The new program is designed to give callers a feeling of what it would feel like to have to make that call – giving them a sense of what their mamma will say, how their spouse will react or how their Priest will have them atone for their sins.
Sounds incredibly awkward- it’s suppose to.
Teaming up together is the Utah Highway Patrol and a group of local Utah bars in the hope of letting people practice an uncomfortable call from the local lockup.The group hopes to help dissuade drinking and driving.
After all, what is more sobering than having to call your mother, father, spouse and let them know you are in the clink for a DUI offense?
A phone number has been set up to reconstruct what it would feel like to make a call after a DUI arrest. After dialing 1-877-JAIL-FON, the caller is given the option to talk to a frantic mother or a disapproving father, among others, such as an angry spouse and even a less than enthused coach and priest. A prerecorded message then plays one end of what the conversation might sound like, with the caller filling in the other half.
Slogans associated with the campaign include “Getting a DUI is easy, calling your mom from jail is hard.”
Maybe it is a testament to the overly stimulated mind of our youth which are no longer scared straight by group visits to the morgue to see a result of a drunk driving accident, or stand face-to-face with a cell mate from Block ‘C’ who is serving life for vehicular manslaughter.
But what these local bars and the Utah Highway Patrol are banking on is that young people partying are still very scared to feel the wrath of their parents for such decisions of stupidity, and a late night partier is still extremely scared to inform their spouse of their decision to stay late and drink it up rather then make their way home.
In either case, the results should hold up as a new dynamic to the fight against drunk driving in the great state of Utah.
On Thursday, July 16, the Supreme Court in Washington unanimously reinstated a $14 million award to a DUI accident victim.
In April 2000, Hawkeye Kinkaid was drinking at the Bellingham Moose Lodge, where is girlfriend, Alexis Chapman, was serving him as a bartender. The forensic consultant found that Kinkaid probably drank the equivalent 21 12-ounce beers or 30 ounces 80-proof alcohol.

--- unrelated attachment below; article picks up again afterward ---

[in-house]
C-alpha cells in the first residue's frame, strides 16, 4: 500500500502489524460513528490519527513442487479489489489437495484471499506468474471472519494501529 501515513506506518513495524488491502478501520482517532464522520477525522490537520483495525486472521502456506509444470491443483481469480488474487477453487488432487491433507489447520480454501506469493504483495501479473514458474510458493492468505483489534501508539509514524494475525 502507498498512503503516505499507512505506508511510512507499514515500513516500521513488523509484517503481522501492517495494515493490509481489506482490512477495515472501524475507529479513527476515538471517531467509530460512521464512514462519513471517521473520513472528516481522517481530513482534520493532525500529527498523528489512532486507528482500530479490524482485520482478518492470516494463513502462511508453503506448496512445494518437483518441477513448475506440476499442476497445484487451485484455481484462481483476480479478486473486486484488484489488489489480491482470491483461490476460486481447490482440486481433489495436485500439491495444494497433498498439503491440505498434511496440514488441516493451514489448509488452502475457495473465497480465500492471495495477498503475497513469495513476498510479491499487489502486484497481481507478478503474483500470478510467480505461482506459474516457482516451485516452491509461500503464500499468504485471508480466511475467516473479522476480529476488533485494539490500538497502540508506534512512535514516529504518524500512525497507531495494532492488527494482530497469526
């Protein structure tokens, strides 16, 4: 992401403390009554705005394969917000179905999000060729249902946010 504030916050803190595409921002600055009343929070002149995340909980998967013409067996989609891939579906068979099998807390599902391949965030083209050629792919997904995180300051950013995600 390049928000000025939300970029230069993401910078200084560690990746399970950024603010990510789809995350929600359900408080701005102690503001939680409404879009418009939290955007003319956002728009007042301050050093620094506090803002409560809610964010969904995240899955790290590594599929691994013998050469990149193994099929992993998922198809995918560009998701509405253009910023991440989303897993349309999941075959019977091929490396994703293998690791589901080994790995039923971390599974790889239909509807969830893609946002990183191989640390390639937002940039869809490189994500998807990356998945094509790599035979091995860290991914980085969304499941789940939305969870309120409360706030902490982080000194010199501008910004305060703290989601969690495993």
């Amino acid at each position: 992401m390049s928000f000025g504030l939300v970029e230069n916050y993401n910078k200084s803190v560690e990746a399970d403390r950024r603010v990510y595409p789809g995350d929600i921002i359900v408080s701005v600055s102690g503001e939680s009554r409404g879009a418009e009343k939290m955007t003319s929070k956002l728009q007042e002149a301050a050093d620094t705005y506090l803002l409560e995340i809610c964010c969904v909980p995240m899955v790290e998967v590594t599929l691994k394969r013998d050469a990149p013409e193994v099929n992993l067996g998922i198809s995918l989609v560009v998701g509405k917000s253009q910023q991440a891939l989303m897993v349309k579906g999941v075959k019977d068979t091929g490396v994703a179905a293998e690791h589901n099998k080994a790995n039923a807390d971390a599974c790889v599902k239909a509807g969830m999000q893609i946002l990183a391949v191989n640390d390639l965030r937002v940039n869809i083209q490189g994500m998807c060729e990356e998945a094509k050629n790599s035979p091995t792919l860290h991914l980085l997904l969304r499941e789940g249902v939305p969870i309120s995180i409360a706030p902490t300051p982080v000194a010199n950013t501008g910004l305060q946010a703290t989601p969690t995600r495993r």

His blood alcohol level was believed to be .32 at the time of the collision.
While he was driving home, Kinkaid crossed the center line in Ferndale, Wash. and struck Bianca Faust’s car. Fraust, from New York City, was driving with her two children and grandchild. Everyone in Faust’s car was injured and Kinkaid was killed. The accident left Faust’s 7-year-old son, Christopher, a paraplegic.
Faust sued the lodge and Chapman and was awarded $14 million in Whatcom County Superior Court. The state Court of Appeals later overturned the case because Faust needed to present “specific point-in-time evidence” that Kinkaid appeared drunk when Chapman was serving him.
Washington DUI law holds bartenders liable for damages to potential victims if they serve visibly intoxicated customers. The court said that Chapman told others that Kinkaid was too “tipsy” to be driving. At one point in the night she refused to serve him.
Source: The Associate Press
On Monday, July 7, a judge acquitted a man on DUI charges because police denied the suspect the right to call a DUI lawyer on his cell phone.
According to Ontario Court Justice Randall Lalande, Harvey Whidden’s constitutional rights were violated when he was pulled over on June 13, 2008.
Whidden had been waved into a vehicle safety inspection lane operated by the police because his windshield had a crack in it.
When Whidden pulled over, police noticed empty beer bottles in the bed of his pickup truck. Police also noticed he smelled like alcohol, and his speech was slowed.
The police asked Whidden to take a breath test, but the officer didn’t have a breathalyzer with him. While they waited for a breathalyzer to be brought from the station, the police officer didn’t allow Whidden to use his cell phone to call a DUI attorney.
The judge ruled that since the officer knew Whidden had a cell phone, he should have allowed him to use it to call an attorney.
According to the judge, the police waited about three hours when Whidden was at the police station and formally issued a demand for a breathalyzer before allowing him to call a lawyer.
Source: The Sadbury Star
California winemakers and Washington lawmakers are facing off this week over a proposed hike in alcohol tax.
Congress hopes to fund the forthcoming health care reforms by increasing the so-called “sin taxes,” including taxes from the sale of alcohol and cigarettes.
Proponents on both sides of the issue argue that increased taxes will lead to less alcohol consumption. The group of winemakers hope that they might be exempt.
“They are worried about being taxed in a major way as part of a health care bill,” Democratic Sen. Barbara Boxer said Wednesday, adding “I don’t think we ought to raise taxes on wine.”